The ending of multilateral sanctions will be widely supported in the Congress and among the American people…. There will be increasing efforts by American firms to trade with Cuba, and for expanded travel. Some strong conservative opposition will emerge, and perhaps some demonstrative Cuban exile terrorist acts, because of the apprehension that the US will then begin to improve its bilateral relationships. But opposition will be isolated; the recent Harris survey indicates that 53% of the American people, and 84% of what Harris calls the national leadership, favor full bilateral normalization with Cuba.

“There is, in short, a momentum for improving relations,” Rogers concluded. “If the Executive does not take the initiative, Congress, which has already grabbed for it, will keep it.”15

At a meeting with Kissinger on June 9, Rogers and Eagleburger presented their case: they wanted to be authorized to meet with the Cuban emissaries before the OAS met in San José, Costa Rica—in order to have as strong a bargaining position as possible. As in the memorandums, they took account of Kissinger’s dislike for congressional meddling in US foreign policy making. According to notes on the meeting, the following conversation took place:

Rogers: “The point is that our position is being continually chiselled away by Congress.

Kissinger: Don’t let them. This should be easy.

Rogers: A Kennedy bill to abolish all the sanctions could pass.

Kissinger: That would be a great one to veto.

Eagleburger: Or you could hold your nose and let it go through.

Kissinger: I find it intriguing that Kennedy would let his name be attached to “soft on communism.” Let us find out:

—Who is in favor of it?

—What do we lose by it?

—Is this statesmanship?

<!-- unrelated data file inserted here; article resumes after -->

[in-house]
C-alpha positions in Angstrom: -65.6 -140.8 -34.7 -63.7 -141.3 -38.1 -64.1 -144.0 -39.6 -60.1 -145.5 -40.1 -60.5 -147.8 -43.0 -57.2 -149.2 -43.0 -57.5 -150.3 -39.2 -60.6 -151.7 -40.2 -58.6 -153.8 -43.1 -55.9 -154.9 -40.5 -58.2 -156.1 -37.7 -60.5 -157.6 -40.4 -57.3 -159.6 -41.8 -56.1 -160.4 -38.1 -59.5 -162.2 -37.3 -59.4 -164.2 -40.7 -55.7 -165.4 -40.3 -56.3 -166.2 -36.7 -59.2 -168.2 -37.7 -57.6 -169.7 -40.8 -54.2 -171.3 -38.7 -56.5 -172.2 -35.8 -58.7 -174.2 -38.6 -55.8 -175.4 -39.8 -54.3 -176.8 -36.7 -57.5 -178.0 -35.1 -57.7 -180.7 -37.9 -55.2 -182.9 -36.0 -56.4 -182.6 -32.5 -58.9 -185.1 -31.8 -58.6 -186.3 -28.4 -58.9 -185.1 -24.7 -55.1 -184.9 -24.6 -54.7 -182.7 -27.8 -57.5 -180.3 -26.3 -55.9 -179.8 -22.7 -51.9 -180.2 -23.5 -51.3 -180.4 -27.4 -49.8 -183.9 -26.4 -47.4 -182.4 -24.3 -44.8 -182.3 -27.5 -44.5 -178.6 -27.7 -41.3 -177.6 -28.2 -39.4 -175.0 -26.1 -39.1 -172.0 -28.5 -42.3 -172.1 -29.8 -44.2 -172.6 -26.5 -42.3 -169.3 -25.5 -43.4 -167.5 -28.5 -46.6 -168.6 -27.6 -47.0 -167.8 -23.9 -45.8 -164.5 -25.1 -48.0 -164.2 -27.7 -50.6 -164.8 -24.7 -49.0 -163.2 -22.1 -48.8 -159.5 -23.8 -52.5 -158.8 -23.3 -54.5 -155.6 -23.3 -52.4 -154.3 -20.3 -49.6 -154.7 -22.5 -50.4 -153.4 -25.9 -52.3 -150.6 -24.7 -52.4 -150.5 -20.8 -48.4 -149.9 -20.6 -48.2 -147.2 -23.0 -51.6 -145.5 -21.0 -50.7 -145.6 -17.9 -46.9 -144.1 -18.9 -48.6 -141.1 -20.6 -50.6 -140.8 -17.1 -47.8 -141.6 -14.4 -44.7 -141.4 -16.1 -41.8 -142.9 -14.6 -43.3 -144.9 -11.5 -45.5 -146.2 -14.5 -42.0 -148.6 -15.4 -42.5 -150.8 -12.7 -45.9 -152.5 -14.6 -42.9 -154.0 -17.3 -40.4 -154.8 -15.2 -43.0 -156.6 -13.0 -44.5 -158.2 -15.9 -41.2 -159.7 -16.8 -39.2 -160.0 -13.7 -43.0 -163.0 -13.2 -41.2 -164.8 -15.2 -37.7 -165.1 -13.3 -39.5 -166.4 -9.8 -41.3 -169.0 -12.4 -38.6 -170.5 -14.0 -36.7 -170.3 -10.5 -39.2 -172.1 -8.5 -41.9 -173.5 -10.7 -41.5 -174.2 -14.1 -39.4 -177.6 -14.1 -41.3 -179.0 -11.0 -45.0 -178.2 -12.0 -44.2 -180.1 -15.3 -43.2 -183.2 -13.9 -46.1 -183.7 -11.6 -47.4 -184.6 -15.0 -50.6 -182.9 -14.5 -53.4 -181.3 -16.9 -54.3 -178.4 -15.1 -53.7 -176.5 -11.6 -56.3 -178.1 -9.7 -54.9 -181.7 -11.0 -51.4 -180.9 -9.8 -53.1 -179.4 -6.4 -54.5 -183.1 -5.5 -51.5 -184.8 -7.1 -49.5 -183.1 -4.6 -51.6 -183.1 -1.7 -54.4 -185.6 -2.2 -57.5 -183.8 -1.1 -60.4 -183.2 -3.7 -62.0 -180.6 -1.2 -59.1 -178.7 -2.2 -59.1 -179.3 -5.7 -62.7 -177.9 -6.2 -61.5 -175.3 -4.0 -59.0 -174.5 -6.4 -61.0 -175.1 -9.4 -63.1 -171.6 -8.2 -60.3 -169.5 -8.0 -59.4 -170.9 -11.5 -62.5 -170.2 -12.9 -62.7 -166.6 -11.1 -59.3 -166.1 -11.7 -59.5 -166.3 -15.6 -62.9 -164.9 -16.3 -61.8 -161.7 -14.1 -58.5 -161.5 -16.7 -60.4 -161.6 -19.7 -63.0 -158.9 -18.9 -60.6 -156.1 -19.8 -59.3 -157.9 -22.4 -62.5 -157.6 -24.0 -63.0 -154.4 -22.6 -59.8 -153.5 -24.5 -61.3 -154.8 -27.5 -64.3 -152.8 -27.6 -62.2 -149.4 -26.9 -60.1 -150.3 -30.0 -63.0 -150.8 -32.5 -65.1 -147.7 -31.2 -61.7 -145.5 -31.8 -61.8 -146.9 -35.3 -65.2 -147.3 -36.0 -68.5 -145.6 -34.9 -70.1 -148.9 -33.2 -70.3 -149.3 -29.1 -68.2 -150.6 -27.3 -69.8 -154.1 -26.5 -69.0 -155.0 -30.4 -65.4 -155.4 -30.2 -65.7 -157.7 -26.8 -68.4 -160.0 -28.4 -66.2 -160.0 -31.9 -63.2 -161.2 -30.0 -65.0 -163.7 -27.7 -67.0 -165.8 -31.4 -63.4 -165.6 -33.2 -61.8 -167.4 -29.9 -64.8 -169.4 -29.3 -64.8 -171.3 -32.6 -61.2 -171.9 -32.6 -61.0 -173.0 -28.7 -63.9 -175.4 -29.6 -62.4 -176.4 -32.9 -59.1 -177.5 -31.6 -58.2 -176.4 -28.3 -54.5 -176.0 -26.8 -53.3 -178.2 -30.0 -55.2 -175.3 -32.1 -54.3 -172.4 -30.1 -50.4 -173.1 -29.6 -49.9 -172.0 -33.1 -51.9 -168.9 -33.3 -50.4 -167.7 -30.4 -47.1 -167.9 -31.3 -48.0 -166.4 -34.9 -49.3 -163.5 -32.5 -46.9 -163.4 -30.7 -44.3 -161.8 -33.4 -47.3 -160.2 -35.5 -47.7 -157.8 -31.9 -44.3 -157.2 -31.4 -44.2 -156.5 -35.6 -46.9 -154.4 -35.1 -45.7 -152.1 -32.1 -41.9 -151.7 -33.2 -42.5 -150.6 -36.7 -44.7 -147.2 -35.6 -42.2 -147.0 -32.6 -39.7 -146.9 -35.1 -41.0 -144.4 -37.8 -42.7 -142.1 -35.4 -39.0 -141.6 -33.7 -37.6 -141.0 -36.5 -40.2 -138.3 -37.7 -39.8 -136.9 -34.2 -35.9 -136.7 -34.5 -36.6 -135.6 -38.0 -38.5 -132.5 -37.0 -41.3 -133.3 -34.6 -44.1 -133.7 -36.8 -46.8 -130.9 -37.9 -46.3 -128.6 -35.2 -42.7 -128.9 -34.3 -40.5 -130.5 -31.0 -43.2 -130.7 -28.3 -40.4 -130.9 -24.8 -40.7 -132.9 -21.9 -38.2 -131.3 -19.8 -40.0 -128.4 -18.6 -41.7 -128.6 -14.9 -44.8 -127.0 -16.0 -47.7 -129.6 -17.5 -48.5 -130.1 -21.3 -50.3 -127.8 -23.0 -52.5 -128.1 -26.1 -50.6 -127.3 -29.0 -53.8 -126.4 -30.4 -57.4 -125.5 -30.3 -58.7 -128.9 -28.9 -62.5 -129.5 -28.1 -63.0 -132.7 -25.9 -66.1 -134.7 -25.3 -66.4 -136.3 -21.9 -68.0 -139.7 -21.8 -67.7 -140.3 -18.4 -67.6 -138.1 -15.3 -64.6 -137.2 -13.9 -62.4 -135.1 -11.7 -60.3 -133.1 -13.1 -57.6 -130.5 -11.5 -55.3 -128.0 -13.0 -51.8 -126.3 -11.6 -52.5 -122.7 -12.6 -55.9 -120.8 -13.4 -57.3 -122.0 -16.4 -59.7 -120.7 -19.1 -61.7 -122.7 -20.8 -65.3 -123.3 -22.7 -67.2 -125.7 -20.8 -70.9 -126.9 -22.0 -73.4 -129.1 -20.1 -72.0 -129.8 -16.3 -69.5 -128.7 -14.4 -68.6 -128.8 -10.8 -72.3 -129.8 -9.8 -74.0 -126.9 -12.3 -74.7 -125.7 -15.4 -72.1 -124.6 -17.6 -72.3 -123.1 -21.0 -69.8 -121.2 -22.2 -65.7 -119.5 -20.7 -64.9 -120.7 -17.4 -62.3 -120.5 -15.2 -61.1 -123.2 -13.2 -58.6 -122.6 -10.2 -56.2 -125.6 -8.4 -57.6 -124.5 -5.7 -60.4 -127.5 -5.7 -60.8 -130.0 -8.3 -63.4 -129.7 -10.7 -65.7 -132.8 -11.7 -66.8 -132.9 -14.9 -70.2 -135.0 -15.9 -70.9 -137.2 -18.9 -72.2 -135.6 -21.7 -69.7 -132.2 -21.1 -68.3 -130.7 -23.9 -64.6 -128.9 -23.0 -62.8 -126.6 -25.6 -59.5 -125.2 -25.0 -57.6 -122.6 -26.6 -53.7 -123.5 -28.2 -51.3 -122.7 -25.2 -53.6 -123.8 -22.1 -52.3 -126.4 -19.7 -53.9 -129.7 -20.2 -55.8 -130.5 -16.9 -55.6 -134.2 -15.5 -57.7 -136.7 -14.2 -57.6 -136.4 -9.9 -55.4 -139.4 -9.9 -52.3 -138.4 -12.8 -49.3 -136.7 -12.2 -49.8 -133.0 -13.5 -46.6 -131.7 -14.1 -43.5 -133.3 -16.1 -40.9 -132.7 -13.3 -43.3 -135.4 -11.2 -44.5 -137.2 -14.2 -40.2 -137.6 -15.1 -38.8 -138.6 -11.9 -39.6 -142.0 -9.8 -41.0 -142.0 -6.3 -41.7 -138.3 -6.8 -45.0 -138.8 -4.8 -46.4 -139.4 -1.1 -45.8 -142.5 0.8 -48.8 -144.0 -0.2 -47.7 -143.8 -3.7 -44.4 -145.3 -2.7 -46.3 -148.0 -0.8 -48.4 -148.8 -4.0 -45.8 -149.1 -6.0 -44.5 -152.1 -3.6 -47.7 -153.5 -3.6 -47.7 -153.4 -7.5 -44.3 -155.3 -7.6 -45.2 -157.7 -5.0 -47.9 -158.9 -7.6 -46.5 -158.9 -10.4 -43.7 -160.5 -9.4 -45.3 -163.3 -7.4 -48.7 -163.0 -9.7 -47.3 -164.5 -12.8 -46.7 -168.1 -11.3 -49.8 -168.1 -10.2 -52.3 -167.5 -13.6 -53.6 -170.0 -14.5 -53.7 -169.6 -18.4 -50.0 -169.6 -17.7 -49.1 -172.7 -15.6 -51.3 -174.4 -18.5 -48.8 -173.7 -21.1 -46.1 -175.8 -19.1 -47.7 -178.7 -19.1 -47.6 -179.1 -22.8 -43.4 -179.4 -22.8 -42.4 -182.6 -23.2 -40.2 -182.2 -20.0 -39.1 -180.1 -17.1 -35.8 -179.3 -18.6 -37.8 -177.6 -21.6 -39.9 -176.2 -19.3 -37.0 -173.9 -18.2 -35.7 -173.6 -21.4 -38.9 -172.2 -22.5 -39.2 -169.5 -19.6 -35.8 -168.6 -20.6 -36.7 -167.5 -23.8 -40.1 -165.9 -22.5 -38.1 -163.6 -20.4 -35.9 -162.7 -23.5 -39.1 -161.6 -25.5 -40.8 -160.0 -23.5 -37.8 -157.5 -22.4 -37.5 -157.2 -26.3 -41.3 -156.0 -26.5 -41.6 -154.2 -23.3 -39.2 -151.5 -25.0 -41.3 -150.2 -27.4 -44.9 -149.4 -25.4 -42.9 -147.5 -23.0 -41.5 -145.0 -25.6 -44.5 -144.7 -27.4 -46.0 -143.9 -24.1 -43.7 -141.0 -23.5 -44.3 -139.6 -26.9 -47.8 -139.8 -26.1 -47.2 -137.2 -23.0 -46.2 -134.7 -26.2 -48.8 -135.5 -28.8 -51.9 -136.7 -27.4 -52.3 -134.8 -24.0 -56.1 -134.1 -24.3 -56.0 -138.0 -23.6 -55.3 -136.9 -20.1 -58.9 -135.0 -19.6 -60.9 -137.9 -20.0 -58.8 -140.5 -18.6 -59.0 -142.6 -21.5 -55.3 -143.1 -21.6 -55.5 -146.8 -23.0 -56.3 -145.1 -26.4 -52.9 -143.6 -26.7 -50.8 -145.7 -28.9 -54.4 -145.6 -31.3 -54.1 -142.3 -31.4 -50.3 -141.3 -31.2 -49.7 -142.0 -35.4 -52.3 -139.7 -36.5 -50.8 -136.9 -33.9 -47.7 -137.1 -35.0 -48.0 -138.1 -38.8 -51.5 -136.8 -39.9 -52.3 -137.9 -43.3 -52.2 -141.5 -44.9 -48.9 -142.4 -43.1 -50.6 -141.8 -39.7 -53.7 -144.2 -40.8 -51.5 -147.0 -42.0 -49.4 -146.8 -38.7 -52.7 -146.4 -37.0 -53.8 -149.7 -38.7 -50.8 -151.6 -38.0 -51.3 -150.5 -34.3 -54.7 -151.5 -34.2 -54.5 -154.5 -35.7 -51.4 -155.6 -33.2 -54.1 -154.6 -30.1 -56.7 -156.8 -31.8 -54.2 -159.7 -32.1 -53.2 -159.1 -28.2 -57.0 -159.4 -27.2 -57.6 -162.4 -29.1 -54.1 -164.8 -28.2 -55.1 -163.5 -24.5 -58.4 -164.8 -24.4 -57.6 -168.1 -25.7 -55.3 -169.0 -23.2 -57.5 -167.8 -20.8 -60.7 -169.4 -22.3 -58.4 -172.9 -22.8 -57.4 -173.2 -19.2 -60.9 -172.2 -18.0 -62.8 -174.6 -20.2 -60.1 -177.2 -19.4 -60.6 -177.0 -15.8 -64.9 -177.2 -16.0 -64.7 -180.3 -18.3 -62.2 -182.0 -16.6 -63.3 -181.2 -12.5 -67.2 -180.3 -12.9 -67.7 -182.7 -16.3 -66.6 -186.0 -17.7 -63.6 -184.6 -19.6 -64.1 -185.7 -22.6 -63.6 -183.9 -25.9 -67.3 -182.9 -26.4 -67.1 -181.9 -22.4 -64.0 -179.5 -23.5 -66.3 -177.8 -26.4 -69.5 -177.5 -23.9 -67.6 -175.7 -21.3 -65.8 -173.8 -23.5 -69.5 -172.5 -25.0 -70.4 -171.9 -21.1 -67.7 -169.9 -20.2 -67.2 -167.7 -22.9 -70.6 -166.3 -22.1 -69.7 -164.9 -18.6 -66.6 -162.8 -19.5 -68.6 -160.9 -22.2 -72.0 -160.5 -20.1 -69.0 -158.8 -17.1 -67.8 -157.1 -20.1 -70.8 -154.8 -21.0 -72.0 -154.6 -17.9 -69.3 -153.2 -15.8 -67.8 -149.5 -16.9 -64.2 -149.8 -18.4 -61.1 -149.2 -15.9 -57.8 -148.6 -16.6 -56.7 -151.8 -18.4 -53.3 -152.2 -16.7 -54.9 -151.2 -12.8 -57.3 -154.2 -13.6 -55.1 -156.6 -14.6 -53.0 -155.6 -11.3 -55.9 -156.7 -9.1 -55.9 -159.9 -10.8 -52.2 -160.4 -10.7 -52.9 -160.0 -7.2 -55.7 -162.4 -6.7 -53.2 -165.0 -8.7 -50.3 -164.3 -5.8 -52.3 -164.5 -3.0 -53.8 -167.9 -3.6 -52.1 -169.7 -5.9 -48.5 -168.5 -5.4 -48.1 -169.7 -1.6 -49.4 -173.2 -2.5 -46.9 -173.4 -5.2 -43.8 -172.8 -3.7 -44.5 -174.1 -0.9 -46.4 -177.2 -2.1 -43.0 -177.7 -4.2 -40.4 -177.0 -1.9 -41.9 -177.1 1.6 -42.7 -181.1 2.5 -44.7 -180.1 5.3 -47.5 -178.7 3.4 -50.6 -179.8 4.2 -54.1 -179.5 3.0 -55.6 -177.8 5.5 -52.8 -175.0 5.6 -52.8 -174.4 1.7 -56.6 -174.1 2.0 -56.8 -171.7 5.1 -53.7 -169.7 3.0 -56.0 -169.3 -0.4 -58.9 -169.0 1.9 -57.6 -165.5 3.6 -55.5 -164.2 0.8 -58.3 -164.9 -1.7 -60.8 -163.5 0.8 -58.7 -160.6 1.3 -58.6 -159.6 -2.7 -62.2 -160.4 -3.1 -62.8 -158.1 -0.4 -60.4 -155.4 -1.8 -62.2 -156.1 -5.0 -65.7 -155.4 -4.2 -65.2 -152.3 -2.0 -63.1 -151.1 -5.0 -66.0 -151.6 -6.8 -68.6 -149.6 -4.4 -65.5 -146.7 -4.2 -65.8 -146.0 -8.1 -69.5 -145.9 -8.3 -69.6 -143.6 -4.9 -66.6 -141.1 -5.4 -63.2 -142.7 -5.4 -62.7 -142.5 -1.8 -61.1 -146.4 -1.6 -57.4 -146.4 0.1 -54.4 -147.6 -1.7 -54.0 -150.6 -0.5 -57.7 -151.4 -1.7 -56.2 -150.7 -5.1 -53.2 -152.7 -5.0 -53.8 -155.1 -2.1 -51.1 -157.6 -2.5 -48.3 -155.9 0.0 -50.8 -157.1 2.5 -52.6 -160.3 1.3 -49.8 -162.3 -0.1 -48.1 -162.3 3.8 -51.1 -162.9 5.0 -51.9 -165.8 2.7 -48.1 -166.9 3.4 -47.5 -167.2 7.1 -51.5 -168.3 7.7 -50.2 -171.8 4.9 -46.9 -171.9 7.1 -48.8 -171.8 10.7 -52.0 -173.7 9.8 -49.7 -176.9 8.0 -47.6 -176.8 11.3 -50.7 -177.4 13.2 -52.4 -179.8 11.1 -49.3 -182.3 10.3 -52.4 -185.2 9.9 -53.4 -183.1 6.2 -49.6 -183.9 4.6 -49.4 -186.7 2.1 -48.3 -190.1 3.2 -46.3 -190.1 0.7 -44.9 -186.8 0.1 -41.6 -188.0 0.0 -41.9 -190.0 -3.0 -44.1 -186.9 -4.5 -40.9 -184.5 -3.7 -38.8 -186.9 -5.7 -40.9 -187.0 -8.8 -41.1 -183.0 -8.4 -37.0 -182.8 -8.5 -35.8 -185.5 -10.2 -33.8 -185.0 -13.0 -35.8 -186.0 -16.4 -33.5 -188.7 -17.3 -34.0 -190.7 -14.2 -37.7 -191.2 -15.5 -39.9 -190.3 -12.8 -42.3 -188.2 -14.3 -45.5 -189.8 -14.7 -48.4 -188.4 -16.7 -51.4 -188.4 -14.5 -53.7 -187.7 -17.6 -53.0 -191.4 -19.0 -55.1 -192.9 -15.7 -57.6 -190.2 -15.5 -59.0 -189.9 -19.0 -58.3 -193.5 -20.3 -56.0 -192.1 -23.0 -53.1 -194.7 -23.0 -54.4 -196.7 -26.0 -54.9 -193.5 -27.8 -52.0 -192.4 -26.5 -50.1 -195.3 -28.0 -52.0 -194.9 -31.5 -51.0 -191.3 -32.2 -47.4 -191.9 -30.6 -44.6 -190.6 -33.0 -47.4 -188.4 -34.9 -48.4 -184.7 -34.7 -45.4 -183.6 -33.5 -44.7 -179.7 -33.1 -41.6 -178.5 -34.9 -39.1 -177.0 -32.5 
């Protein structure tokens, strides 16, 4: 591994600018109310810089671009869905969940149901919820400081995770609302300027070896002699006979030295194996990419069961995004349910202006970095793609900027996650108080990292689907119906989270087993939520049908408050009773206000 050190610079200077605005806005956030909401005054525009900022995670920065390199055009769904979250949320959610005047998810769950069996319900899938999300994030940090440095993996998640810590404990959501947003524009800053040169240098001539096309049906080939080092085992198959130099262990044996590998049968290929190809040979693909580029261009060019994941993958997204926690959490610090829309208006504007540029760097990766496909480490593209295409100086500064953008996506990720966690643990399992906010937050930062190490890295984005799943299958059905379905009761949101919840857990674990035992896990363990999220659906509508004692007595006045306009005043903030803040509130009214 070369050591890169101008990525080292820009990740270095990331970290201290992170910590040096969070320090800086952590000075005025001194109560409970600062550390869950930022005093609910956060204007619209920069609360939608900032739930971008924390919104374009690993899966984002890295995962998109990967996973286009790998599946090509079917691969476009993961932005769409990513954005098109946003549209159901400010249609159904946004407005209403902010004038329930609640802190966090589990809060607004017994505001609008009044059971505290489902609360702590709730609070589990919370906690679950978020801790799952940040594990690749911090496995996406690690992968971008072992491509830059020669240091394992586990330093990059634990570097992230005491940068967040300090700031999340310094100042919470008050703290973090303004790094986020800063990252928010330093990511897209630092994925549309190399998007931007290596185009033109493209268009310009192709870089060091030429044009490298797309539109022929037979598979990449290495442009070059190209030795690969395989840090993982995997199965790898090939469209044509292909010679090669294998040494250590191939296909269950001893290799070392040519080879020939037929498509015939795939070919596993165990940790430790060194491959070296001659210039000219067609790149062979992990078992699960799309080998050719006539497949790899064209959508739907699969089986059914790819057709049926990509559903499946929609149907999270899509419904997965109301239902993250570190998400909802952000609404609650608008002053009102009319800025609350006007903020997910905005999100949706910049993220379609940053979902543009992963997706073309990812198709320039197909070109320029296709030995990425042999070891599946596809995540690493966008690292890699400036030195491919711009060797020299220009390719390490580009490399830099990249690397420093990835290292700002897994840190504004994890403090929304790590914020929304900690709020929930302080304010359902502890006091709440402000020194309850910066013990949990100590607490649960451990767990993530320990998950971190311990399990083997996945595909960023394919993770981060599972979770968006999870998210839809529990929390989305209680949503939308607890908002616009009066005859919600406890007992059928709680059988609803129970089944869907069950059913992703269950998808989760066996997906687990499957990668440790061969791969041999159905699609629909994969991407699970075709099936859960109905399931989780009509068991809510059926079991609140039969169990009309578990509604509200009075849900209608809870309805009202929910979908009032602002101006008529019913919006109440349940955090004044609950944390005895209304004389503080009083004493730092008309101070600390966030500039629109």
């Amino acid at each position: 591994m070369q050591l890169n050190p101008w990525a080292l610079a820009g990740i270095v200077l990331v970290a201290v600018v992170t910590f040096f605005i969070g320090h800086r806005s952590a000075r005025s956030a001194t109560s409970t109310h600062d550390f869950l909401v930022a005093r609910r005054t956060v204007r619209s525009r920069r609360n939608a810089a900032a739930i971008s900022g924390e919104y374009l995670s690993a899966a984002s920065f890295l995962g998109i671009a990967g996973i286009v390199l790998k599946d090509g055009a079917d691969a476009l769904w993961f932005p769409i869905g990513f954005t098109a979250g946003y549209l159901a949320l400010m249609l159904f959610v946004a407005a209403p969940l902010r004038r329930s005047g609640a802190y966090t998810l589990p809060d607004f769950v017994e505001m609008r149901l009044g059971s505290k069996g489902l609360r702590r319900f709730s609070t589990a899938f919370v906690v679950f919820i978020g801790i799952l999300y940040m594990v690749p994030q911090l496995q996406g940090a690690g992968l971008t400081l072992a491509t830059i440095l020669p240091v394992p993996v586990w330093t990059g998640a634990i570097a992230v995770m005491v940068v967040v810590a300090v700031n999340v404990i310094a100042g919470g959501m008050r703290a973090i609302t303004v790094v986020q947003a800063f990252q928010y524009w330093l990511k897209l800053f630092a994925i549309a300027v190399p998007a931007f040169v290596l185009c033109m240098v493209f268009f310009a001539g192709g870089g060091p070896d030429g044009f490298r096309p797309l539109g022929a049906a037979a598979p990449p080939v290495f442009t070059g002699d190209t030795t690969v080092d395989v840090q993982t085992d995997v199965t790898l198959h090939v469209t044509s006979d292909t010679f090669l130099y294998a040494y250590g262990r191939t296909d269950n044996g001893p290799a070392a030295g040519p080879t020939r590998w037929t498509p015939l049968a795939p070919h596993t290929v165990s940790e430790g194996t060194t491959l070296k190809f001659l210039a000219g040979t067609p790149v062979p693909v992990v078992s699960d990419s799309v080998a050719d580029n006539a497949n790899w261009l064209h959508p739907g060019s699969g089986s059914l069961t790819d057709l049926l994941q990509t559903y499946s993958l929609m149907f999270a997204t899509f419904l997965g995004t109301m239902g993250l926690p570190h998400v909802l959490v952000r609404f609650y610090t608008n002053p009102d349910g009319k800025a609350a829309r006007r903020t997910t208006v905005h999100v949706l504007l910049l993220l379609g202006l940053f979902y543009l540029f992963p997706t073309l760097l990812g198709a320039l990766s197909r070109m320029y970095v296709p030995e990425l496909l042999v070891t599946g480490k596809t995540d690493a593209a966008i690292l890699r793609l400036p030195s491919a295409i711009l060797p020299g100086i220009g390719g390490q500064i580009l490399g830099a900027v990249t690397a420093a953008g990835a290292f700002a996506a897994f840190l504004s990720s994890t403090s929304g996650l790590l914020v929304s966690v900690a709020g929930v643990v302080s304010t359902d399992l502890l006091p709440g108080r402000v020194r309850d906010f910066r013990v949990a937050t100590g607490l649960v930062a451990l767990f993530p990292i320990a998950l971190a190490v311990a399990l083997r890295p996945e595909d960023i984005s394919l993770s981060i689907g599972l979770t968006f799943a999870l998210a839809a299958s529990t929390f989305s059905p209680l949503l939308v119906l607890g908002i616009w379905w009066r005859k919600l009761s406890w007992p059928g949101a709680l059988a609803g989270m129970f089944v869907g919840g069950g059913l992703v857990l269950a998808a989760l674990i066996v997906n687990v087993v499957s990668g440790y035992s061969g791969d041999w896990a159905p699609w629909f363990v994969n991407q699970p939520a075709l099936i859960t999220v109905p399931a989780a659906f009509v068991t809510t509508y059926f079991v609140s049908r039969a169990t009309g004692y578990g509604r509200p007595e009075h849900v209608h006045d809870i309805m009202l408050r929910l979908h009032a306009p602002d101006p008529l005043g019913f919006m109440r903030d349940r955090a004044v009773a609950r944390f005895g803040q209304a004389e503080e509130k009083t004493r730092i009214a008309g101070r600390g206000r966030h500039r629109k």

By the end of the meeting, however, Kissinger recognized the diplomatic logic of meeting with the Cubans before the OAS vote. “I favored a probe with Cuba last year but there was no answer; what new now can be said?… But since all these things are going to happen, we might as well start a dialogue.” He told Eagleburger and Rogers, “Do a message to Castro, but get it up to me before it leaks; as it usually does before I get it.”16

The message to Castro stated simply that the United States believed “it would be highly useful, before the San José meeting takes place, to reestablish our confidential bilateral meetings in order to permit a further government-to-government exchange of views.” Eagleburger and Rogers passed it to Cuba’s first secretary at the UN, Nestor García, during a 9:00 AM meeting at Washington’s National Airport on June 21. They agreed that the next formal meeting would be at the Pierre Hotel in midtown Manhattan (chosen because it was near Cuba’s UN mission, and because “it could be entered without going past the desk,” as Rogers wrote in an internal memo). Nine days later, the three met again, this time at Eagleburger’s house, to make the final arrangements.

On July 9, Eagleburger, Rogers, Sánchez-Parodi, and García negotiated during lunch in a hotel room at the Pierre. They discussed what Rogers describes as “a series of ideas for a reciprocal, across-the-board improvement of relations” leading to full bilateral ties—a “package deal” was the phrase the Cubans remember him using. The United States, as a major gesture, would support lifting multilateral sanctions. The Americans suggested reciprocal gestures: for example, Cuba might open its door to visits from exile families in the United States—as many as one hundred people per week. A series of reciprocal steps would continue until the atmosphere was right for restoring formal relations. Hostility toward Cuba was not “a permanent and organic element” of US foreign policy, Rogers and Eagleburger said; if the Castro government manifested “respect and mutual regard for other nations”—i.e., stopped supporting leftist insurgencies in Latin America—and took steps on human rights and other outstanding issues, diplomatic ties could be normalized. The meeting ended with an agreement to meet again within a few weeks or so.17